Guest post by Laura Benestan, graduate student with the NSERC Canadian Fisheries Research Network
Imagine being responsible for managing a moose population, which includes a hunt. To do it sustainably you would need to know how many moose there are in your herd (population) and how many could be taken every year without diminishing the overall reproduction of the population.
On an island like Newfoundland the task is made easier because moose cannot cross large bodies of water and the population is constrained to the island. But imagine managing moose in New Brunswick where the population is free to cross borders and mix with moose from Nova Scotia, Quebec and Maine. In situations like this where mixing of populations occurs wildlife managers need to collaborate across their borders to manage sustainably.
They also need to understand, as best they can, the biological units of the population they are managing and the spatial area or territory the population occupies. These questions –biological units and the territory- are important for the management of the American lobster fishery. Currently management is based on zones called Lobster Fishing Areas that divide up the lobster fishery according to administrative borders.
While lobster harvesters know and respect those borders, lobsters don’t!
Do lobsters have borders? Are there physical or natural constraints like depth, water temperature or ocean currents that keep a population within certain boundaries? These are important questions that lobster harvesters and scientists are trying to answer with the help of genetics.
Genomic (or DNA) analyses are very helpful because they can identify those individuals that are more similar than others. If they are similar, it means they mix and they can be considered as part of a population while if they are genetically different, they tend to belong to isolated and differentiated populations.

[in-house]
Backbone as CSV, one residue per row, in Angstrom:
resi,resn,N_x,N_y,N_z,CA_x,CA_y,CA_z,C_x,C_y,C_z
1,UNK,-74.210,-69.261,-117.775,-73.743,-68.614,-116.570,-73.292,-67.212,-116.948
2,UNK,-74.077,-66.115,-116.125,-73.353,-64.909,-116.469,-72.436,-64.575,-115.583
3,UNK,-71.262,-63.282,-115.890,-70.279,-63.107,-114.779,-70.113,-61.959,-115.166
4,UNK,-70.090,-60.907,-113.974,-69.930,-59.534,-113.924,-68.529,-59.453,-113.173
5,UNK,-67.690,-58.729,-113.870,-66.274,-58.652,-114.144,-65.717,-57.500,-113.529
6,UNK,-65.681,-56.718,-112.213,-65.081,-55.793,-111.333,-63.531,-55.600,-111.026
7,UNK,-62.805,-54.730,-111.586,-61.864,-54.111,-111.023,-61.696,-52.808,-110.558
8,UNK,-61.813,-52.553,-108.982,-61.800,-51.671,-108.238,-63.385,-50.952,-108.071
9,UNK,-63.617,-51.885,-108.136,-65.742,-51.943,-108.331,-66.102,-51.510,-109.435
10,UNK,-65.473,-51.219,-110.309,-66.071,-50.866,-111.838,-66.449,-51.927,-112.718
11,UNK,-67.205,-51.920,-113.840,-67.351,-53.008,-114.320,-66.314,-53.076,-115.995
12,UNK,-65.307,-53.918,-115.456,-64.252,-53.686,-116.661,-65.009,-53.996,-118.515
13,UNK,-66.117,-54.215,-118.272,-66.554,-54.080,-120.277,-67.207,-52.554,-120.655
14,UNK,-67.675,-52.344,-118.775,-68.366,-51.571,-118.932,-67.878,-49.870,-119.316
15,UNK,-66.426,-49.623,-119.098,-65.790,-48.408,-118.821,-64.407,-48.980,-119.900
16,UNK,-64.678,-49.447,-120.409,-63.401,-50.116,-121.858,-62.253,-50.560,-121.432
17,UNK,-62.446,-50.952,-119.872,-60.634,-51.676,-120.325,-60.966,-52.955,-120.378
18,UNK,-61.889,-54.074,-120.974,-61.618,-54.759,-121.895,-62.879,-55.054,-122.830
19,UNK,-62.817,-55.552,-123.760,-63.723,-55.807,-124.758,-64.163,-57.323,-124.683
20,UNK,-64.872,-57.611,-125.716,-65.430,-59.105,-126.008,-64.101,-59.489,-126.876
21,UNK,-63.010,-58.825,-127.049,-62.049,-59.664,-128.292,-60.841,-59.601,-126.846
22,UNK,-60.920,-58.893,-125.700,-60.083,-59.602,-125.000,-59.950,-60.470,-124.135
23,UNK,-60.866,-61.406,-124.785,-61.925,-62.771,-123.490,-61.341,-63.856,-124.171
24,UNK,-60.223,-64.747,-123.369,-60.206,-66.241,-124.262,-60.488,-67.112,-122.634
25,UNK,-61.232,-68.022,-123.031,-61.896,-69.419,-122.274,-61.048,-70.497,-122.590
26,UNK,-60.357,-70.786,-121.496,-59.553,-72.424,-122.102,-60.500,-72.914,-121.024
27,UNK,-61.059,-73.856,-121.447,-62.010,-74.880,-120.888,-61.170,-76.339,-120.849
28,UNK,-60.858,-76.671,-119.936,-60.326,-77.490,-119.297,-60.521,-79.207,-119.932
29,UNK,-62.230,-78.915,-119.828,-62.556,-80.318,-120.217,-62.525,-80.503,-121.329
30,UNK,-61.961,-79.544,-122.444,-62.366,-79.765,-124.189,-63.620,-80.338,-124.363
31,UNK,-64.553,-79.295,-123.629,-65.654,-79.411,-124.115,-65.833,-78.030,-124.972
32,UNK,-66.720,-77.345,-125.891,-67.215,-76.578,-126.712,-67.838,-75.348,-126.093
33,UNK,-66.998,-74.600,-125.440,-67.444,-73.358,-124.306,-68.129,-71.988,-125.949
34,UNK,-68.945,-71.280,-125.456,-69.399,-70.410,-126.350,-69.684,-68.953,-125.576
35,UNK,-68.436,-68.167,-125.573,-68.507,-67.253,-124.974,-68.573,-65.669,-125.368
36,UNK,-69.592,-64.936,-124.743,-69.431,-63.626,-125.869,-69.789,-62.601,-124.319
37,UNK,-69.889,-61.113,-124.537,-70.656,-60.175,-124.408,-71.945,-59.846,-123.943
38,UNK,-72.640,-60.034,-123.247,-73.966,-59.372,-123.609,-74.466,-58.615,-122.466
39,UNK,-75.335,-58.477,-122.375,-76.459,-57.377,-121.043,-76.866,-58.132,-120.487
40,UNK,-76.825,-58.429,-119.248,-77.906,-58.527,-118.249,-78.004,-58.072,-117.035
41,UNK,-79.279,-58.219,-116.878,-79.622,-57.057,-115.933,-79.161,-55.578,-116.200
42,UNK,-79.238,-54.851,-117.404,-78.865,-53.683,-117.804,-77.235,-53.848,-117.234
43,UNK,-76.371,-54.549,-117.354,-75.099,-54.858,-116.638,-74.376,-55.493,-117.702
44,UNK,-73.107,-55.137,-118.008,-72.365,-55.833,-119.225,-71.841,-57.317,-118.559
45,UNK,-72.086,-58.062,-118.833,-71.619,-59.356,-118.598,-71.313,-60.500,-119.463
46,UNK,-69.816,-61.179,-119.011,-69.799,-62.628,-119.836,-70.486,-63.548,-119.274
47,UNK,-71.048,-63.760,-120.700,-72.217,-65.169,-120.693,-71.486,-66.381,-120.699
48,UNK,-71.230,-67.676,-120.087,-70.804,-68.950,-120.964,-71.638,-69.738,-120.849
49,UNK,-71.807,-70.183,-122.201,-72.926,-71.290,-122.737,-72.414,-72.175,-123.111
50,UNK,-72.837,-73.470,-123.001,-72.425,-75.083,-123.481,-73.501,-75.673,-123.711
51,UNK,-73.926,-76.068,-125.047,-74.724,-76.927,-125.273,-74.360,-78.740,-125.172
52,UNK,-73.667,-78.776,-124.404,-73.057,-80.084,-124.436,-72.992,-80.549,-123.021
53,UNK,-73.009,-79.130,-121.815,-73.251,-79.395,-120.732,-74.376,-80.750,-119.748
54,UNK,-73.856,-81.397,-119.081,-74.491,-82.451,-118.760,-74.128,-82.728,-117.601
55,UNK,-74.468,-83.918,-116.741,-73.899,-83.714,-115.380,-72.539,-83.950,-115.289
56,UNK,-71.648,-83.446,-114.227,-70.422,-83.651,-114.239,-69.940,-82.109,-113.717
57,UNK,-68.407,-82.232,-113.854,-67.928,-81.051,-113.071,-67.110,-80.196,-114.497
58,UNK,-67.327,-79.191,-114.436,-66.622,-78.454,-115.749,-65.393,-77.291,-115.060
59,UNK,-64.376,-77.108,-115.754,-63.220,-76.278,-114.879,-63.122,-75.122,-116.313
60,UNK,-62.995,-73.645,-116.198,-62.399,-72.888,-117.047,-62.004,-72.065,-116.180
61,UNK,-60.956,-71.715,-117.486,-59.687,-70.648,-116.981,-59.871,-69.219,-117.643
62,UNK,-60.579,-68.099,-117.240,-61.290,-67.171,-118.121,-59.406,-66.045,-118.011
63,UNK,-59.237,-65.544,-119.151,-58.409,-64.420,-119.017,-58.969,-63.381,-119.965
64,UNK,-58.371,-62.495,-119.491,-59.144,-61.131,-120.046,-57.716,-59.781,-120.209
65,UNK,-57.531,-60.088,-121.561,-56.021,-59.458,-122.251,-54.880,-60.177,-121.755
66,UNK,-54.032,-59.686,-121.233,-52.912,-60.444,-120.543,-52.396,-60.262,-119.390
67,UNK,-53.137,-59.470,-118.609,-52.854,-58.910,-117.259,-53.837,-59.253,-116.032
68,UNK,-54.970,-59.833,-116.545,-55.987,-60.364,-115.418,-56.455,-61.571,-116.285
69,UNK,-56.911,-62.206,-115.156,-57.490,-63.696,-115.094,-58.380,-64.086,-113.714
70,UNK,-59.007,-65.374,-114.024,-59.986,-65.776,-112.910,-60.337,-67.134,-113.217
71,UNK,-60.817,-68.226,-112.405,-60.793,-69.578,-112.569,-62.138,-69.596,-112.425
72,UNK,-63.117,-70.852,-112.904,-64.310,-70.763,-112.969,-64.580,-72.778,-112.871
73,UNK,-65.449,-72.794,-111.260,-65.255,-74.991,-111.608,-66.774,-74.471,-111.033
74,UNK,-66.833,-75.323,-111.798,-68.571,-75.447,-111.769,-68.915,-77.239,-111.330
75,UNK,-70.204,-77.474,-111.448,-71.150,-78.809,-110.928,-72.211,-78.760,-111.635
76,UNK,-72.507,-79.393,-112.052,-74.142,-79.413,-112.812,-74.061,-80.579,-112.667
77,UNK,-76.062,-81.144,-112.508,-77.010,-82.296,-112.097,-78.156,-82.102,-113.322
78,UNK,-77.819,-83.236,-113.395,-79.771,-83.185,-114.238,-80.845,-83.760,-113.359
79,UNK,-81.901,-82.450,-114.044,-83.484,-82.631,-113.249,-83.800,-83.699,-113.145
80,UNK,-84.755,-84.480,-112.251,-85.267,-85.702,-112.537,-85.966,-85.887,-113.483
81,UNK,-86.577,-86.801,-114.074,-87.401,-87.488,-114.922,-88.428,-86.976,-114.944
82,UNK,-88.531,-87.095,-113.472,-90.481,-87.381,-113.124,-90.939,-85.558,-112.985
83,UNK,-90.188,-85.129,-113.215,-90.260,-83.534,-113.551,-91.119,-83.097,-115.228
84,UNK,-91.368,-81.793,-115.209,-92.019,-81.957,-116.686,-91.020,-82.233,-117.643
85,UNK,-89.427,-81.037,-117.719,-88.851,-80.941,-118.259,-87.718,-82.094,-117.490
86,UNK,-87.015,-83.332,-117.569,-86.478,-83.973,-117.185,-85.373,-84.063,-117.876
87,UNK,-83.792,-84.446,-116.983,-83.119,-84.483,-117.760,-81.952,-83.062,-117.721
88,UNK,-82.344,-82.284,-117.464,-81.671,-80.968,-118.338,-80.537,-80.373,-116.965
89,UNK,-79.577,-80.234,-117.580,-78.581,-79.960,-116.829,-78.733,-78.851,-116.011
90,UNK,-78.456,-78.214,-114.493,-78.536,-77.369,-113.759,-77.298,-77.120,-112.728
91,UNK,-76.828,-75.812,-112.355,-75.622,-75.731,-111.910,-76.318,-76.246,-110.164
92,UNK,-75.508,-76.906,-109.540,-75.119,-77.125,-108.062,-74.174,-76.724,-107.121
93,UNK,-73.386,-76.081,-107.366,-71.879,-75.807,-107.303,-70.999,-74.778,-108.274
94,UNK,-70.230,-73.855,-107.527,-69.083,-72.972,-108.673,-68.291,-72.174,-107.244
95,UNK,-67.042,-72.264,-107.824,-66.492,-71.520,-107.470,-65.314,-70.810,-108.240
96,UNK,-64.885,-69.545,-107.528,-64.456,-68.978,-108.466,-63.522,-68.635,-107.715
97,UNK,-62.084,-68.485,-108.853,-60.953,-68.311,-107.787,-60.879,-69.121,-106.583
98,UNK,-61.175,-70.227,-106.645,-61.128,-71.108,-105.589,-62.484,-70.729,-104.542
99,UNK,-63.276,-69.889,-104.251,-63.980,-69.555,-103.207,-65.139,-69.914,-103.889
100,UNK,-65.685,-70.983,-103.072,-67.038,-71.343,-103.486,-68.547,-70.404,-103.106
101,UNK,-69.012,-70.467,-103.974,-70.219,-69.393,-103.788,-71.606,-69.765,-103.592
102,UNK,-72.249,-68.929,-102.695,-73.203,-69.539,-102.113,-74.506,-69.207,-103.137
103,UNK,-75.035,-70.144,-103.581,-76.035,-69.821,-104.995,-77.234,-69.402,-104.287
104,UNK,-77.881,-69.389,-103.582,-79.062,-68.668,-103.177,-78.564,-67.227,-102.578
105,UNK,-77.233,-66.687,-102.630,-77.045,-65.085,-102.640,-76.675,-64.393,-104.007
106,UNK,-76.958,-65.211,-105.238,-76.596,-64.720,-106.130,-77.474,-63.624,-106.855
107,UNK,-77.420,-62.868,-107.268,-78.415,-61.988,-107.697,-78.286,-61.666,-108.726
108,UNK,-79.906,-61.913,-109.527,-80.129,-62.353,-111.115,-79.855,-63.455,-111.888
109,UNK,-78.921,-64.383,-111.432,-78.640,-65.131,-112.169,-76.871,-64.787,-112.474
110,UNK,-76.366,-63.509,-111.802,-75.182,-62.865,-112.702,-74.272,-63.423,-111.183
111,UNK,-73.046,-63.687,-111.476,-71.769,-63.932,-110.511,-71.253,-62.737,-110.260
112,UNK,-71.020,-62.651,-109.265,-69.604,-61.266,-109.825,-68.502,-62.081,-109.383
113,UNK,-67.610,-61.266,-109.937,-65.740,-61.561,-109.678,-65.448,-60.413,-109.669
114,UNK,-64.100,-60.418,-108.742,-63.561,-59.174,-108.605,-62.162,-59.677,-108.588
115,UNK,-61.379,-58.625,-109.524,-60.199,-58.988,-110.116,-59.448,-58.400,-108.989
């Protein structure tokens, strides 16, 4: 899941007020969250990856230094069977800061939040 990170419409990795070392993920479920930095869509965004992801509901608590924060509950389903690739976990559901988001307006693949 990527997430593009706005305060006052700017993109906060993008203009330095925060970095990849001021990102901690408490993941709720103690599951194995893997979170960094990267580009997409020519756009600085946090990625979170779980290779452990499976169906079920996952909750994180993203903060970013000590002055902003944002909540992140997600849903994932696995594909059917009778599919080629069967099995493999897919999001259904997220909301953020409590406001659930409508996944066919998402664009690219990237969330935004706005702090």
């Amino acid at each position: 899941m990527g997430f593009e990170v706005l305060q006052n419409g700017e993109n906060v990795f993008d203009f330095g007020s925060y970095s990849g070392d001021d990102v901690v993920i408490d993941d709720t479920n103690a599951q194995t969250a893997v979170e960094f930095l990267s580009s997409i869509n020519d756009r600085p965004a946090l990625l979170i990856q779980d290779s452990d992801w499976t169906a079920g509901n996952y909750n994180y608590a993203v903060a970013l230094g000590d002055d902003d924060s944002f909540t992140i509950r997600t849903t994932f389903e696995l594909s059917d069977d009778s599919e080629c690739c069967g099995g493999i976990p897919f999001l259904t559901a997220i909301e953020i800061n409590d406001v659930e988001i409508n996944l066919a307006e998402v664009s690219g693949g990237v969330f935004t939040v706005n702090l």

In 2012, more than 600 lobsters from 17 sites were sampled. From their DNA, 10,156 genetic markers were developed. Either they have the same variation at these markers or they don’t: this indicates the reproduction and the connectivity among those 17 locations. Firstly, our results showed the existence of a regional genetic structure separating lobsters into 2 populations: south (South West Nova Scotia, Maine and Bay of Fundy) and north (Guysborough County, Cape Breton, NFLD, and the Gulf of St. Lawrence).
At a finer scale, we found 11 differentiated genetic populations inside these regions (the coloured circles on the map). As lobster’s home population (the 11 genetic populations found) is written into its genetic code, we would like to find a way to identify where a lobster comes from. Our preliminary results showed that about 80% of the lobsters that we sampled in one area were correctly identified to belong to this area. To serve as an effective fishery tool in management, traceability or marketing, the technique must be improved in order to correctly identify the origin of the lobsters.
The only sample from LFA27 — DIN (short for Dingwall) — indicates that our LFA27 “population” mixes with that of eastern PEI, the Magdalen Islands and Gaspe. These results could change the way we manage our lobster fishery, but before we do, we need more sampling to fill in the gaps. In 2015, sampling has expanded in the whole region, among them 2 more sites in LFA27 in the central and southern portions.
Besides, it is important to be aware that genetic data is only one component for defining biological units that are relevant for management actions. Other analyses like telemetry, oceanographic currents or local adaptation to one environment has to be included into the definition of these biological units. Integrating all these information to better know the biology of the American lobster is the main goal of our study.
How will the results be useful? Time will tell how they will be applied in practice (either in management, traceability, marketing or branding), but at the very least, we need more “cross border” collaboration and discussions!
Laura Benestan is a PhD student in Louis Bernatchez Lab and Rémy Rochette Lab. Rémy Rochette is a faculty member at the University of New Brunswick, and project leader of the CFRN Lobster Node. Louis Bernatchez leads the Canadian Research Chair in Conservation Genomics and Conservation of Aquatic Resources at University Laval.